“People's plaque”, demand for reforms: Thai demonstrators challenge the monarchy

Bangkok | Installation of a “People's plaque” to say that the country does not belong to the king, calls for in-depth reforms of the royalty: thousands of demonstrators gathered near the former royal palace in Bangkok defied the monarchy on Sunday, a subject hitherto taboo.

The demonstration began on Saturday and brought together tens of thousands of people in the evening.

It is the largest rally since the 2014 coup that brought current Prime Minister Prayut Chan-O-Cha, who has since been legitimized by controversial elections, to power.

At the heart of the demands: the rewriting of a more democratic Constitution, the dissolution of Parliament and the resignation of the head of government.

Some of the protesters have also dared to openly confront the monarchy for a few weeks, but the tone has hardened this weekend.

On Sunday morning, activists cemented a plaque in Sanam Luang, a royal square near the Grand Palace in the center of the capital, in front of several thousand opponents still present.

“At this place, the people expressed their will: that this country belongs to the people and is not the property of the monarch”, it is written.

“The nation does not belong to anyone, but to all of us”, added Parit Chiwarak, said “Penguin”, one of the figures of the protest. “Down with feudalism”, he added.

“Immediate challenge”

The gesture is very symbolic: a plaque, installed for years in central Bangkok to celebrate the end of absolute monarchy in 1932, was removed under mysterious conditions in 2017, shortly after Maha Vajiralongkorn's accession to the throne.

It is “an immediate challenge” to royalty, noted Paul Chambers, political scientist based at the University of Naresuan, Thailand. “The hardening of the protest (on the royal family, editor's note) could lead to state violence against the demonstrators”.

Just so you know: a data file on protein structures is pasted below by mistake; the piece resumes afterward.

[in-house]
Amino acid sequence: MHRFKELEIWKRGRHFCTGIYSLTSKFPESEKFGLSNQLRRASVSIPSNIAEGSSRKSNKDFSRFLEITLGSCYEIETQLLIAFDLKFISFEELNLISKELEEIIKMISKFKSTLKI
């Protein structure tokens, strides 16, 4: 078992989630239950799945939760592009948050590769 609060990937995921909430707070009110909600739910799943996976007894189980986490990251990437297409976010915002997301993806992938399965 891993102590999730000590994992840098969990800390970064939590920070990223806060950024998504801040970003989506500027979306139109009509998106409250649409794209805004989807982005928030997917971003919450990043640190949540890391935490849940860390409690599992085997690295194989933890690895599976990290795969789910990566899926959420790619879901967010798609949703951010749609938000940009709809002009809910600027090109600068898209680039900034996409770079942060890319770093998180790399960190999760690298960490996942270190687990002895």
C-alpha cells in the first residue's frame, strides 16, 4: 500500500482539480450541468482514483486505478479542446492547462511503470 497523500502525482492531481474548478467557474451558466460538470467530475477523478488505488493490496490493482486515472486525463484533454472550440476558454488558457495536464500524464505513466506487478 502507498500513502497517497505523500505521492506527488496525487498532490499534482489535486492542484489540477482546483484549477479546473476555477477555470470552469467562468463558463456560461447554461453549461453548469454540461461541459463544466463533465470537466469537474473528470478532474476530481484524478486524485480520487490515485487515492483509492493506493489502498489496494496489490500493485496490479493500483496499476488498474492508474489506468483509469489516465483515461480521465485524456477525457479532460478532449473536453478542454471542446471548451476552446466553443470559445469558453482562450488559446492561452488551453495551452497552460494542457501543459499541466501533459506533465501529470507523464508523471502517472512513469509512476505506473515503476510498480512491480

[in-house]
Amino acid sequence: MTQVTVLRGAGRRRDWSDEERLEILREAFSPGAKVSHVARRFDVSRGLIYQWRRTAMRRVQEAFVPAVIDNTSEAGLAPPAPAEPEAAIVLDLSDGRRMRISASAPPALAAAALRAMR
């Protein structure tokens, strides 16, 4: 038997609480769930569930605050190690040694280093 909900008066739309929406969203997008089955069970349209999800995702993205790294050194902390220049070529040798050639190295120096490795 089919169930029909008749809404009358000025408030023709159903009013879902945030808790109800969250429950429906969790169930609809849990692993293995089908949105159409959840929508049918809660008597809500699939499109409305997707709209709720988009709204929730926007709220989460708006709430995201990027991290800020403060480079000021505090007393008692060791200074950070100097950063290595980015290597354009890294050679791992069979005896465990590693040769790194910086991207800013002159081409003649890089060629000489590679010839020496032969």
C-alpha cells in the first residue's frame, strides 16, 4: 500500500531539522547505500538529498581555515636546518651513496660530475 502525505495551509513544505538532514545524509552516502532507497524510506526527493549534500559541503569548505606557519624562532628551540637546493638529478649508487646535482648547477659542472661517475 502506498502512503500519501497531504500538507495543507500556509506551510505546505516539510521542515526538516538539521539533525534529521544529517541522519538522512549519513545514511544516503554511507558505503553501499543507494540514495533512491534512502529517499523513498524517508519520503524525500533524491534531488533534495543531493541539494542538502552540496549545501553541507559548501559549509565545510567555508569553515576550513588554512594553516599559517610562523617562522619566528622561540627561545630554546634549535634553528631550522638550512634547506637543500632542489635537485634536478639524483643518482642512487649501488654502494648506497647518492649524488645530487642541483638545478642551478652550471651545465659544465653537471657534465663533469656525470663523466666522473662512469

The opponents then went to present their grievances to the offices of the very influential Privy Council, which assists the sovereign in his functions.

“It's a first victory (…) the people have already woken up,” said Napassorn Saengduean, a 20-year-old student.

Asked, the Royal Palace was not immediately available for comment.

Openly confronting the monarchy is unprecedented in Thailand, where, despite successive overthrow of regimes (12 coups d'état since 1932), royalty, defended by the elites and the army, has so far remained untouchable.

The protesters' demands are daring: they demand the king's non-interference in political affairs, the repeal of the very severe lese majesty law and the return of Crown property to the bosom of the State, claims deemed unacceptable by the government.

“Our objective is not to destroy the monarchy, but to modernize it, to adapt it to our society”, underlines Panusaya Sithijirawattanakul, said Rung, another figure of the opposition movement.

The Thai sovereign, well beyond his status as constitutional monarch, has considerable influence which he exercises most often in the shadows.

A controversial king

Maha Vajiralongkorn, who ascended to the throne in 2016 upon the death of his father, the revered King Bhumibol, is a controversial figure.

In a few years, he strengthened the powers of an already all-powerful monarchy, notably by directly taking control of the royal fortune.

His very frequent stays in Germany, even in the midst of the coronavirus pandemic, have also raised questions on social networks as the country's economy, very dependent on tourism, is in the midst of a recession and millions of jobs are threatened.

The protesters, who have marched in the streets almost daily since the summer, bring together young people, students and townspeople. But other activists, belonging to the “red shirts” movement, close to ex-Prime Minister in exile Thaksin Shinawatra, joined in their actions this weekend.

Several thousand police officers were deployed around the palace.

The police have “been instructed to be patient. Protesters can assemble, but peacefully and within the framework of the law, ”government spokesman Anucha Burapachaisri said on Saturday.

But, in the judicial field, since the start of the protest, more than twenty activists, including Penguin and Rung, have been charged with “sedition”, a crime punishable by seven years in prison.

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